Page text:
1. Not finding help here? Sign up for a free 30min tutor trial with Chegg Tutors
    Dismiss Notice
Dismiss Notice
Join Physics Forums Today!
The friendliest, high quality science and math community on the planet! Everyone who loves science is here!

Kinematics Acceleration (27)

  1. Jul 27, 2016 #1
    1. The problem statement, all variables and given/known data
    A train that runs 140 km / h requires about 700m to stop. Calculate the average acceleration of the train while braking.


    2. Relevant equations
    v: x/t



    3. The attempt at a solution
    v= x/t
    so t= x/v= 700m/ (38.89m/s)=18 s
    Now to find acceleration a= v/t
    a= 38,89m/s / 18s =2,160 m/s^2
    They're asking the average so 2,160 m/s2 is our initial acceleration
    therefore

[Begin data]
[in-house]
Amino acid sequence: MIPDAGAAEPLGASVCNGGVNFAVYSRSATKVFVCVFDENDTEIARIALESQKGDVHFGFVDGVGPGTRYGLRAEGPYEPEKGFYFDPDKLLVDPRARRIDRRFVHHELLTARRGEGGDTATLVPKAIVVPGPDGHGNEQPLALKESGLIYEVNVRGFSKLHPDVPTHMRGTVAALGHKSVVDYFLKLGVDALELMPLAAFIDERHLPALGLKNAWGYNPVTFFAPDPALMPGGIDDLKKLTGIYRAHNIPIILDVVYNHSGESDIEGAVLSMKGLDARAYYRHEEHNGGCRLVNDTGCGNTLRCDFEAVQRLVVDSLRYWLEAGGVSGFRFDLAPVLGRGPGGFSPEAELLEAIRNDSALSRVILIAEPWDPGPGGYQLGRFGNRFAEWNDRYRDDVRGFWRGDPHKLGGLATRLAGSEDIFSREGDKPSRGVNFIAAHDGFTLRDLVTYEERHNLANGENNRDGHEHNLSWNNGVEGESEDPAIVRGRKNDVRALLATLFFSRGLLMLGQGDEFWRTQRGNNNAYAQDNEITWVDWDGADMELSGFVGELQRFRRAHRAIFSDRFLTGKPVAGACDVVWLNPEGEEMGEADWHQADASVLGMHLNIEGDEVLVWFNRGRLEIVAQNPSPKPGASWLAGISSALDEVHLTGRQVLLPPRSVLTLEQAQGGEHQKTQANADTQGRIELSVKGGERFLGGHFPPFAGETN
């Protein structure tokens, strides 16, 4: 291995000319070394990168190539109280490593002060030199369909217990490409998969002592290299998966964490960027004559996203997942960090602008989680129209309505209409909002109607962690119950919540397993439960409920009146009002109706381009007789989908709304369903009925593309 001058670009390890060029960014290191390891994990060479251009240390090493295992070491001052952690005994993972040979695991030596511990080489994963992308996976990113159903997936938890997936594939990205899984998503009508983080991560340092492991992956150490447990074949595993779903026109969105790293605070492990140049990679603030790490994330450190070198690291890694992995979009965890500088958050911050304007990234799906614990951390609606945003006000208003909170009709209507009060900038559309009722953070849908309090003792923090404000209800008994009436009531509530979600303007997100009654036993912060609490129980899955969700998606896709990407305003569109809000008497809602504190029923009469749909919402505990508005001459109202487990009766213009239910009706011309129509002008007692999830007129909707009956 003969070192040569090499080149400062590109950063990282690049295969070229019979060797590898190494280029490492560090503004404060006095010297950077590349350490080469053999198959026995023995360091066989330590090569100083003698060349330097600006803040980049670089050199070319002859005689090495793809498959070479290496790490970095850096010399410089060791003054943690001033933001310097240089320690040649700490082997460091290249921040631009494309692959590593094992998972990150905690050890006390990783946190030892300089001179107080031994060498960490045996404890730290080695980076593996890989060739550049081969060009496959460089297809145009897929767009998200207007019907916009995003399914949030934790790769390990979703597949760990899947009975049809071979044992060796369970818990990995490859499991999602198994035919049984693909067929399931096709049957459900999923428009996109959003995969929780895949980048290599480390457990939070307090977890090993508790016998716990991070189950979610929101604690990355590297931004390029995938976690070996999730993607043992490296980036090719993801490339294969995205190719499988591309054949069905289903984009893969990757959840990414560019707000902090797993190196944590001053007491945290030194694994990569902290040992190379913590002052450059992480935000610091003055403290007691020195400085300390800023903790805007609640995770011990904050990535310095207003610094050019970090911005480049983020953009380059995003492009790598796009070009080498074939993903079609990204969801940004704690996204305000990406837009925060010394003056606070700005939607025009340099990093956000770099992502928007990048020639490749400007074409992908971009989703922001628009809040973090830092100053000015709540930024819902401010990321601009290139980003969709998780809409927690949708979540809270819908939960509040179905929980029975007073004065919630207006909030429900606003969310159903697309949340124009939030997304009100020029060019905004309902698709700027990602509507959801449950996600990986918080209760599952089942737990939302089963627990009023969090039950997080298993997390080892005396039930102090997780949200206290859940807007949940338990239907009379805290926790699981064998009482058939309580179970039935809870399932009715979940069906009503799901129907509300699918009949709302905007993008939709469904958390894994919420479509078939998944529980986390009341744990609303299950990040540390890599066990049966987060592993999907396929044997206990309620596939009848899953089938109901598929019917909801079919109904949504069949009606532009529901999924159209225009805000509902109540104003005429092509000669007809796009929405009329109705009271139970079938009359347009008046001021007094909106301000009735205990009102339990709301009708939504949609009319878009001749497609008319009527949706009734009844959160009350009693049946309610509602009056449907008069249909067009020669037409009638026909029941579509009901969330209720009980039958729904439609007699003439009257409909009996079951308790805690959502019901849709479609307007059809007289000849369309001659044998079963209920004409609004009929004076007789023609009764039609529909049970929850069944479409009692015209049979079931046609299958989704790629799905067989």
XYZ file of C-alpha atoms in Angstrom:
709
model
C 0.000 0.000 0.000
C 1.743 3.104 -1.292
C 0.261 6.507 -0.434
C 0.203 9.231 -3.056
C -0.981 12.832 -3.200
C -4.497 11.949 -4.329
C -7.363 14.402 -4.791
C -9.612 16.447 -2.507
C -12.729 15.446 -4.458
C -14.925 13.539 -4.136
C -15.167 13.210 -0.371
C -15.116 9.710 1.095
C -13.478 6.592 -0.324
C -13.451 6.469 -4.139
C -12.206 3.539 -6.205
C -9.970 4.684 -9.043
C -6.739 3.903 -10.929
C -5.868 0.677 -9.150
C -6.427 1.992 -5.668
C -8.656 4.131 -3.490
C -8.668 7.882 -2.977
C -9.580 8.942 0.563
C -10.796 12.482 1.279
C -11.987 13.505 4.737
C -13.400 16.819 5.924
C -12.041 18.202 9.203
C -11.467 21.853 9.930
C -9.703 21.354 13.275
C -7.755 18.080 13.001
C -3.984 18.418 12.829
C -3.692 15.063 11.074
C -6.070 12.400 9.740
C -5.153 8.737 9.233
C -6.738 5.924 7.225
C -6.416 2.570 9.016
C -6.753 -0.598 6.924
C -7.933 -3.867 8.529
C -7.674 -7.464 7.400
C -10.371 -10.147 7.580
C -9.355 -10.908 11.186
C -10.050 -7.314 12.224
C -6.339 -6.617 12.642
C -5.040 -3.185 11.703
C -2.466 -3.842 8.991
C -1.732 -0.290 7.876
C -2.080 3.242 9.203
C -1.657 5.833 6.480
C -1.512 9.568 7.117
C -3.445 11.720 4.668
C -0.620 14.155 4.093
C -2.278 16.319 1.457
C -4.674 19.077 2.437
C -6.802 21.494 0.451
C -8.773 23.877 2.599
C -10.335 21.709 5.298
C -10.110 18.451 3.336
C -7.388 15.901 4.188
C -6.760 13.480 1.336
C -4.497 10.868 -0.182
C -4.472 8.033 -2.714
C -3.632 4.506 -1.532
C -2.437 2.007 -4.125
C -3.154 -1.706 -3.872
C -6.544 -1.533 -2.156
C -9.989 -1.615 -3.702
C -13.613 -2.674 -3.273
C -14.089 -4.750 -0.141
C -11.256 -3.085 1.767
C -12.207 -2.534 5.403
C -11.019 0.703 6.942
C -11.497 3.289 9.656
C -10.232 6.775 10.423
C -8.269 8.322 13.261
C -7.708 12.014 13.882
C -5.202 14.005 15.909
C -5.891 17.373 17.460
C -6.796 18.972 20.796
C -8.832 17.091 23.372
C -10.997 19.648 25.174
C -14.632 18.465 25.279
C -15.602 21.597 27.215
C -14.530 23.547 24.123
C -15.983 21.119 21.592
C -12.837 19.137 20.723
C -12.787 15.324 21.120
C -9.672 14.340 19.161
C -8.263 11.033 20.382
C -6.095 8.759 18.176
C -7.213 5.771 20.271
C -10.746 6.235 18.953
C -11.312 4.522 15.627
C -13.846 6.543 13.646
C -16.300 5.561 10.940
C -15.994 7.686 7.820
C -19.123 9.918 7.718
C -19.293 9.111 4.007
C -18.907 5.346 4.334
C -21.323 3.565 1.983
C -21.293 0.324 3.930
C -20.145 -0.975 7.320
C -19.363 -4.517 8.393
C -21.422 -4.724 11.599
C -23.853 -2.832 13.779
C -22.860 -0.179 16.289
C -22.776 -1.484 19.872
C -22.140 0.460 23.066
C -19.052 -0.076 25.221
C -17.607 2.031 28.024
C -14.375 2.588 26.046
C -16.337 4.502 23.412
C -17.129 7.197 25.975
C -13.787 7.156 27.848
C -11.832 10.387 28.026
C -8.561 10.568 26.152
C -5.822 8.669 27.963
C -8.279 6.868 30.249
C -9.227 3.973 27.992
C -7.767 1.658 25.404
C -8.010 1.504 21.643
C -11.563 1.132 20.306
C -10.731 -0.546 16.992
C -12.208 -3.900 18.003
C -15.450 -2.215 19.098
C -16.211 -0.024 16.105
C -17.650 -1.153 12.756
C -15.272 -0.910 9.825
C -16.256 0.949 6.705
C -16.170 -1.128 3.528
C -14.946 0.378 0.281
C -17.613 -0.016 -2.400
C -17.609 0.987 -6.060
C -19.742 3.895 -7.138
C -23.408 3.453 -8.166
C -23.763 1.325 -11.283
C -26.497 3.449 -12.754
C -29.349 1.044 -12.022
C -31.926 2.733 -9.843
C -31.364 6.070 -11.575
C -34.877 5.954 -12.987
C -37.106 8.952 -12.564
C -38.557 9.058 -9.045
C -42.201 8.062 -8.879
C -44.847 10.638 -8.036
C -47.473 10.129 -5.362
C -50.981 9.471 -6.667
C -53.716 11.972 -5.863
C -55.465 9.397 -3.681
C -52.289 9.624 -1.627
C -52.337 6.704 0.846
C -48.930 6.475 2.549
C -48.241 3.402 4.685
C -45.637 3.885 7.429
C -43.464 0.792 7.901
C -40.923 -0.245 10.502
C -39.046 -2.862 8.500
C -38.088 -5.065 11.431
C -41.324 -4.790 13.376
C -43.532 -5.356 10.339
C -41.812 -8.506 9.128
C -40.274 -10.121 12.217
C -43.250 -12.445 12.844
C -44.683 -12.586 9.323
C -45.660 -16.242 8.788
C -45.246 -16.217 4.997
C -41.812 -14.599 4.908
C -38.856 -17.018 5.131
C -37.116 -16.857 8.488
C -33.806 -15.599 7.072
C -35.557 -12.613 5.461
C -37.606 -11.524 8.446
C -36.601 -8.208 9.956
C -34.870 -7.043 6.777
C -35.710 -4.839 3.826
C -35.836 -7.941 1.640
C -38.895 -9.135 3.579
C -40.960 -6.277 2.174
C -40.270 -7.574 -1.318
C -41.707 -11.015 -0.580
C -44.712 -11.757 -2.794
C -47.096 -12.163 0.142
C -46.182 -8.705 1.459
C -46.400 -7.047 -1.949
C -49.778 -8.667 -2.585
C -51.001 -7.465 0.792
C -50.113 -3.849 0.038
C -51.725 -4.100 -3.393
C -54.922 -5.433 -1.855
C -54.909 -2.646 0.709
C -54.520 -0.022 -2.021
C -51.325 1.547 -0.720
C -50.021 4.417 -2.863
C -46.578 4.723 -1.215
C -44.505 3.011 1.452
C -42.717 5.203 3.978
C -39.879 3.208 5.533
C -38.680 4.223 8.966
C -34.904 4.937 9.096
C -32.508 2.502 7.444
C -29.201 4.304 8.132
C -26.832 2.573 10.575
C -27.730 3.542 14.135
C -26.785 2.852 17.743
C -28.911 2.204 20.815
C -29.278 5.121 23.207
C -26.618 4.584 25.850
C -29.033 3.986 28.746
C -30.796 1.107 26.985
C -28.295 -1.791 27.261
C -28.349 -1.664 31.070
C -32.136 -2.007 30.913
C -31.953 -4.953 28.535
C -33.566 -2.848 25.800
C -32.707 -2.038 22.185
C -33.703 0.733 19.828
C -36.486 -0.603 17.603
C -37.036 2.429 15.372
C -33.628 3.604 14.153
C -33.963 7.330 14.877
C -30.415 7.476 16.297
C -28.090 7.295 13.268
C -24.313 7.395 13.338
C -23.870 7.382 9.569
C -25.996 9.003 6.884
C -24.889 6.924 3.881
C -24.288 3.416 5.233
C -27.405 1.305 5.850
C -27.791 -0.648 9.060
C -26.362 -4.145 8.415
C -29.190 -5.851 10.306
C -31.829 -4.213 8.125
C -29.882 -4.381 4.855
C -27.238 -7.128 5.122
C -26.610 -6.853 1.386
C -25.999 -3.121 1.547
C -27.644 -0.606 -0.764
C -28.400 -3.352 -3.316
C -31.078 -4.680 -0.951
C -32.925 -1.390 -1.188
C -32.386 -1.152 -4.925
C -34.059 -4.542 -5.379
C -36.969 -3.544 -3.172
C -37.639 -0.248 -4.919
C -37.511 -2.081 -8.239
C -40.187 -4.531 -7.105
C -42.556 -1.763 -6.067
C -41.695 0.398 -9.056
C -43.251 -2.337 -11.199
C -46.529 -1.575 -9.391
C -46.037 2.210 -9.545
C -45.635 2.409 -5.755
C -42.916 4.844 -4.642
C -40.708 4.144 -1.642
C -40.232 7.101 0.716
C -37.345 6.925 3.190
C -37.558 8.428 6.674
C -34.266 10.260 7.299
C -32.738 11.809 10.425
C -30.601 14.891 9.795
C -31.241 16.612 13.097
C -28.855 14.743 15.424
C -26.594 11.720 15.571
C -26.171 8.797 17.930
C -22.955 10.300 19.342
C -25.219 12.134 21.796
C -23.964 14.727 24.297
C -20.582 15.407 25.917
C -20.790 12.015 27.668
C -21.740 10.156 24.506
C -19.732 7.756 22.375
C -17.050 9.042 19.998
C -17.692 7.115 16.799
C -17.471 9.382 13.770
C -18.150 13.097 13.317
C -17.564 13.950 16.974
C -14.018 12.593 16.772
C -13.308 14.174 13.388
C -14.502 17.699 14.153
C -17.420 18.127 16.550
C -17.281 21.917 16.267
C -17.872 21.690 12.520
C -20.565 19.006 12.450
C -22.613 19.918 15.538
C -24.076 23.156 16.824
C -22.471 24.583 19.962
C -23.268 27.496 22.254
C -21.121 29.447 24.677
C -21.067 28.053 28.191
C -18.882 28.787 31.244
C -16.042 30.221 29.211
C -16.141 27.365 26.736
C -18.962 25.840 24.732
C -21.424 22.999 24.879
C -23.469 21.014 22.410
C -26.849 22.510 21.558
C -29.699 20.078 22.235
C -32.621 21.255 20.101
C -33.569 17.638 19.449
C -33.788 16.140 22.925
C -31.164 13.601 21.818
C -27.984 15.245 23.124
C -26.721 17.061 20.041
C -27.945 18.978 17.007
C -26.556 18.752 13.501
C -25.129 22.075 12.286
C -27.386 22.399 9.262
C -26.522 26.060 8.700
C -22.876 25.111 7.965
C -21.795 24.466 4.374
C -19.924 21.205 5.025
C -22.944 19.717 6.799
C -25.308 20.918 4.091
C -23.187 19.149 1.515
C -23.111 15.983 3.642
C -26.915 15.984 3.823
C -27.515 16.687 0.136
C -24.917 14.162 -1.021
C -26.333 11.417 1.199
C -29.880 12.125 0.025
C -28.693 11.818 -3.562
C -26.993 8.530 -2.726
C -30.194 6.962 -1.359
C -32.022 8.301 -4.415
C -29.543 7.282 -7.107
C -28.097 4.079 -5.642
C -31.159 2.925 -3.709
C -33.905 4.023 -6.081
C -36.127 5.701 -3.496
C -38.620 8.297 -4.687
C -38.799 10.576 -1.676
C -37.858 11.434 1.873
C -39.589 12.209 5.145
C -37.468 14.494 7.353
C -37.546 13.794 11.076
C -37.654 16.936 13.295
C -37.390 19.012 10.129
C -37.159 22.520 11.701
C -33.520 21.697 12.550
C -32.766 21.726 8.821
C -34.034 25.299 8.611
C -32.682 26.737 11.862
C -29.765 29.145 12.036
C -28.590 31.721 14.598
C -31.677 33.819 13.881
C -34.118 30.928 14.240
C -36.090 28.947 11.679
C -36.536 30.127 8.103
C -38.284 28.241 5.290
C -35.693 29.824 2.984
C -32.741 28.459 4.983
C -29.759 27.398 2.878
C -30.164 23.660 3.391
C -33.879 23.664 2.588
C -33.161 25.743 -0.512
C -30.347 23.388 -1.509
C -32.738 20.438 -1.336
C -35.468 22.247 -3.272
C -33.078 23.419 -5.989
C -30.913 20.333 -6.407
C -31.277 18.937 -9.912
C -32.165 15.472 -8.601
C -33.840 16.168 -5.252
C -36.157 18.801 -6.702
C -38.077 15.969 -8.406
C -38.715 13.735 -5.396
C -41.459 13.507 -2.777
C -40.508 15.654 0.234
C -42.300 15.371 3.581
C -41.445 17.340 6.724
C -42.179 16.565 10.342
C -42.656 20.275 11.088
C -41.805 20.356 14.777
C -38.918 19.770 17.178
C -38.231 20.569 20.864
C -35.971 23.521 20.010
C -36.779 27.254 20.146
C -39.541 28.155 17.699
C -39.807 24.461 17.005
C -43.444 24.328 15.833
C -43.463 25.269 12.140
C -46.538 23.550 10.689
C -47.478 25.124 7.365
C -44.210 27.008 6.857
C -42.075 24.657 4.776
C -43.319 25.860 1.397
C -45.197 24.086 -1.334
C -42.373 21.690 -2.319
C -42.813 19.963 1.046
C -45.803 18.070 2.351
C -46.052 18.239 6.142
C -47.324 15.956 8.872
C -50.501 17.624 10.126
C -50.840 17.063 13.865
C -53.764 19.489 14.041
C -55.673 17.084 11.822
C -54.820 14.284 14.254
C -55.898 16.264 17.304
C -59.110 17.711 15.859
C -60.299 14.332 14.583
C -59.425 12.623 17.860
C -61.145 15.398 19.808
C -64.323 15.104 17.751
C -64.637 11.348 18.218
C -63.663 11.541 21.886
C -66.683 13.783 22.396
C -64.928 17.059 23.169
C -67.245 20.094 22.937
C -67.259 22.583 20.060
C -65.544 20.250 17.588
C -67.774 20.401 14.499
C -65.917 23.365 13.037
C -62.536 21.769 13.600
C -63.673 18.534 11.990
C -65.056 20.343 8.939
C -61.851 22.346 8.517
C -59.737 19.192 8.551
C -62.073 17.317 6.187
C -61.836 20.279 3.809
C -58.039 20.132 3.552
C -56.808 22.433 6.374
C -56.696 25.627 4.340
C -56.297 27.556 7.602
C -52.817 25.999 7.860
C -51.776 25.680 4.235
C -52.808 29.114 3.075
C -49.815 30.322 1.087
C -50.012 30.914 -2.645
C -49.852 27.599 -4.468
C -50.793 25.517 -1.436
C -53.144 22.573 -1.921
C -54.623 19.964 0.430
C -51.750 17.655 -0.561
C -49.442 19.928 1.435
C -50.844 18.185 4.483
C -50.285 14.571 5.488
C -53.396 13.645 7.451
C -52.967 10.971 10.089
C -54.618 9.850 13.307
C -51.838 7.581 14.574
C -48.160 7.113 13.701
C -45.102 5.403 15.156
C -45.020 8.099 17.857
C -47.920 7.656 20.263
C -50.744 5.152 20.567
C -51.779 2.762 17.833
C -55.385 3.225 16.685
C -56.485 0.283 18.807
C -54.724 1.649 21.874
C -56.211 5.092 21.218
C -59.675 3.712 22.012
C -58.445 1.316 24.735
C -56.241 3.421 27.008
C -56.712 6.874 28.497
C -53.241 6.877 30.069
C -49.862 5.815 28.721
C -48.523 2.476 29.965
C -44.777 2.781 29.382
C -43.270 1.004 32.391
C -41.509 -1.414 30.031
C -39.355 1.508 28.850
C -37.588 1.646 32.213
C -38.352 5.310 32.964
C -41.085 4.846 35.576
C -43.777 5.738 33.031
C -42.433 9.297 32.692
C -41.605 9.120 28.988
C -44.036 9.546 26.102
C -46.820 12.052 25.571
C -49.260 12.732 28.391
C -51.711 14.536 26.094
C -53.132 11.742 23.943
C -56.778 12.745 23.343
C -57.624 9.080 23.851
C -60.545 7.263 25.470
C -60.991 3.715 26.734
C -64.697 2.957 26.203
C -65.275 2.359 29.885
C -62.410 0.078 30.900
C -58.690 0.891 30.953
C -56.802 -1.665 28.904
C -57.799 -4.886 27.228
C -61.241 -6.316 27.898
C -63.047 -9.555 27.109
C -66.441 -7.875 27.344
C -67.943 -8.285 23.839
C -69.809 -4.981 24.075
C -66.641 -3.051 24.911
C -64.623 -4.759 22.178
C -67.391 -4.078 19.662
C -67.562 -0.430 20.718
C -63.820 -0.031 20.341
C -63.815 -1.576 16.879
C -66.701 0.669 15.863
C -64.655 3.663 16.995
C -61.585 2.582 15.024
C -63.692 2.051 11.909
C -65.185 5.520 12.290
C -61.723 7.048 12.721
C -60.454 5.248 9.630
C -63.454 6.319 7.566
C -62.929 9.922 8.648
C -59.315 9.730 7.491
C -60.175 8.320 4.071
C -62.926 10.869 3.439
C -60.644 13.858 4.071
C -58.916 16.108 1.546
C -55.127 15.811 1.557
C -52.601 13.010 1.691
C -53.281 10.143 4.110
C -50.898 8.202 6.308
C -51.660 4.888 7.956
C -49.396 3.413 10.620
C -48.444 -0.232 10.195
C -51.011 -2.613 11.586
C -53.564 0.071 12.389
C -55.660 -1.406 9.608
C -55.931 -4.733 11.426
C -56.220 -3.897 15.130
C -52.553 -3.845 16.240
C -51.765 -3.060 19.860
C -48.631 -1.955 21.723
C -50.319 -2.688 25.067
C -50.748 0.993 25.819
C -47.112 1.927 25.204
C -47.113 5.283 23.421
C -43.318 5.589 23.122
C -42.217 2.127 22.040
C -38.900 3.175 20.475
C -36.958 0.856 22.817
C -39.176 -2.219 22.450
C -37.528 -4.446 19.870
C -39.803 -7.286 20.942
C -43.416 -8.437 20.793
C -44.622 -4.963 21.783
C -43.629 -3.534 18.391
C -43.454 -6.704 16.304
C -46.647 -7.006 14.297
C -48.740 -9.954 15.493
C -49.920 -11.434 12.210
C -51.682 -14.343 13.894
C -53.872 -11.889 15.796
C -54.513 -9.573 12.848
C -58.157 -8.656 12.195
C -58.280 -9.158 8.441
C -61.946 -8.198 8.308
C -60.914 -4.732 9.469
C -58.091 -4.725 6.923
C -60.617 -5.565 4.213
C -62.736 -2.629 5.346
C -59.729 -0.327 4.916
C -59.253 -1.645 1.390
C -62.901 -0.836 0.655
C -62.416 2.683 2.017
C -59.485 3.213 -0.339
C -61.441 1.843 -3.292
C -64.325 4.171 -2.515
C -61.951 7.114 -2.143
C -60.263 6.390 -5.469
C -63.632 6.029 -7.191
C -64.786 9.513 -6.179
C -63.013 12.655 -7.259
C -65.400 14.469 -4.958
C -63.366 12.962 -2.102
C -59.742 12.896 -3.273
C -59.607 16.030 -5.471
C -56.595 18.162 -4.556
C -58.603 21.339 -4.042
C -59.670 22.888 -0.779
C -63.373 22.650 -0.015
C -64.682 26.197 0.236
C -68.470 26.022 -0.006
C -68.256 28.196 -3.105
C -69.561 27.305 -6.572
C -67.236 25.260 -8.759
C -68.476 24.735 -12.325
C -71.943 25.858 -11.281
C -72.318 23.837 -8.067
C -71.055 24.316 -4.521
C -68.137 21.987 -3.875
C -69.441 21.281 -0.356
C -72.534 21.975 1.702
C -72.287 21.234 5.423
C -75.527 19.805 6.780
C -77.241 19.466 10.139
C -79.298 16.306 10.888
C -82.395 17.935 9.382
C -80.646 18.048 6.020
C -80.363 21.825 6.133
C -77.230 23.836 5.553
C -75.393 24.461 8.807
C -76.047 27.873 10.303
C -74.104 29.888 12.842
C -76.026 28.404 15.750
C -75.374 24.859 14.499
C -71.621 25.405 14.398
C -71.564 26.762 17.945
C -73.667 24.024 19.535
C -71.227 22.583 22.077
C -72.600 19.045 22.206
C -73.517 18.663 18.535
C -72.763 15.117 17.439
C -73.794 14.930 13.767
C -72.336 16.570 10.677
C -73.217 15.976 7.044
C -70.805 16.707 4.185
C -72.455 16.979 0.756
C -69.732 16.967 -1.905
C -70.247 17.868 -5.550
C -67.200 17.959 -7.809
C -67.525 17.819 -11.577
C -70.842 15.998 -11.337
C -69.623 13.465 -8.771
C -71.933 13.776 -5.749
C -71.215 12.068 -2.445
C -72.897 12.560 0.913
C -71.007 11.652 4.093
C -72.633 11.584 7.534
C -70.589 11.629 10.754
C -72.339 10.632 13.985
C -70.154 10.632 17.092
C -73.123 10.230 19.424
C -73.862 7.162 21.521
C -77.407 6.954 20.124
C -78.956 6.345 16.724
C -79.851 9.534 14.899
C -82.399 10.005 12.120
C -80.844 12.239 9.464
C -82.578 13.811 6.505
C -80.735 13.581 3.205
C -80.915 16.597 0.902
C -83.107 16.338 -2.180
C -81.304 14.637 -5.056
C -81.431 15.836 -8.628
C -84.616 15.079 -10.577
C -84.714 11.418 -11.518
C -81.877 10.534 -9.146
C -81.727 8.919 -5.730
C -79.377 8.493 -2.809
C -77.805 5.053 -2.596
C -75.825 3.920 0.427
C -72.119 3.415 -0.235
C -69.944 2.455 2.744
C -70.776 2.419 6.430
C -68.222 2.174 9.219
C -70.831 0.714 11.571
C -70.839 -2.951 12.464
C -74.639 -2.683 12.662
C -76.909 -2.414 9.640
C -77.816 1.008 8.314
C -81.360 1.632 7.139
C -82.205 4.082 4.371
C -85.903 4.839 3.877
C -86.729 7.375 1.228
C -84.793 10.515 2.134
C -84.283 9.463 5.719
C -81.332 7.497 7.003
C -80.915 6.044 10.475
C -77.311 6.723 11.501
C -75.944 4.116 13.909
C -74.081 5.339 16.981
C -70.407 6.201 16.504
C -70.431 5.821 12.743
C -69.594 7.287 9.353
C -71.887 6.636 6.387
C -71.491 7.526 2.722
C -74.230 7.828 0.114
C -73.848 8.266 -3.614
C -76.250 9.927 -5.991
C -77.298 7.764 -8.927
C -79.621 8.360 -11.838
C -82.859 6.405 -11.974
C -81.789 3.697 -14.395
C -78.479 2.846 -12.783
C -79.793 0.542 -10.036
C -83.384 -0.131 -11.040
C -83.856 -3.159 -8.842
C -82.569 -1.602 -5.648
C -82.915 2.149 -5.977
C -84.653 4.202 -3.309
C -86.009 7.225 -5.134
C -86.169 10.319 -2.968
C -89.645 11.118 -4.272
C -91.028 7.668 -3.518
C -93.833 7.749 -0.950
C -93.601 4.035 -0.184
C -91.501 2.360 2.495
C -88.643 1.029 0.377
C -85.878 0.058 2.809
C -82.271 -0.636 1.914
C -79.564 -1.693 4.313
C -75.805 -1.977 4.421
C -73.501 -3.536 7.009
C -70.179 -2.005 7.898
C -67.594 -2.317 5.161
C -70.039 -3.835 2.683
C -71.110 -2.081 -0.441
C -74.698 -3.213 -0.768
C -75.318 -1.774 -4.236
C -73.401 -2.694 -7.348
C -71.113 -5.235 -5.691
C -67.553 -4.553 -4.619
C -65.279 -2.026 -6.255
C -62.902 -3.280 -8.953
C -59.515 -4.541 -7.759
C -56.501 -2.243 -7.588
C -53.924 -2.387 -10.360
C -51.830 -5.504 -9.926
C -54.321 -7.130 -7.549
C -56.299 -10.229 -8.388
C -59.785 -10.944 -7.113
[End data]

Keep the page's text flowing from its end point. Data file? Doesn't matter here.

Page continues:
0-2,160 m/s^2 / (2) = -1,08024
    Is it the correct formula to use ? or is it wrong ???
     
  2. jcsd
  3. Jul 27, 2016 #2
    The equation you used for the velocity is correct only if the acceleration is zero (i.e., only if the velocity is constant).
     
  4. Jul 27, 2016 #3
    Oh I see. I think i've found out which kinematic equation to use .

    I tried this one
    initial velocity = 140 km/h (38,89 m/s)
    Final velocity = 0 m/s because its going to stop
    (vx)^2=(u)^2 + 2x a x700 m
    (38,89)^2=1400 x a
    a= -1512,34/ 1400
    a= -1,0802
     
  5. Jul 27, 2016 #4

    PeroK

    User Avatar
    Science Advisor
    Homework Helper
    Gold Member

    That's correct. Can you think of a way to confirm that answer is right?
     
  6. Aug 3, 2016 #5
    My workbook says so
     
Know someone interested in this topic? Share this thread via Reddit, Google+, Twitter, or Facebook

Have something to add?
Draft saved Draft deleted



Similar Discussions: Kinematics Acceleration (27)
Loading...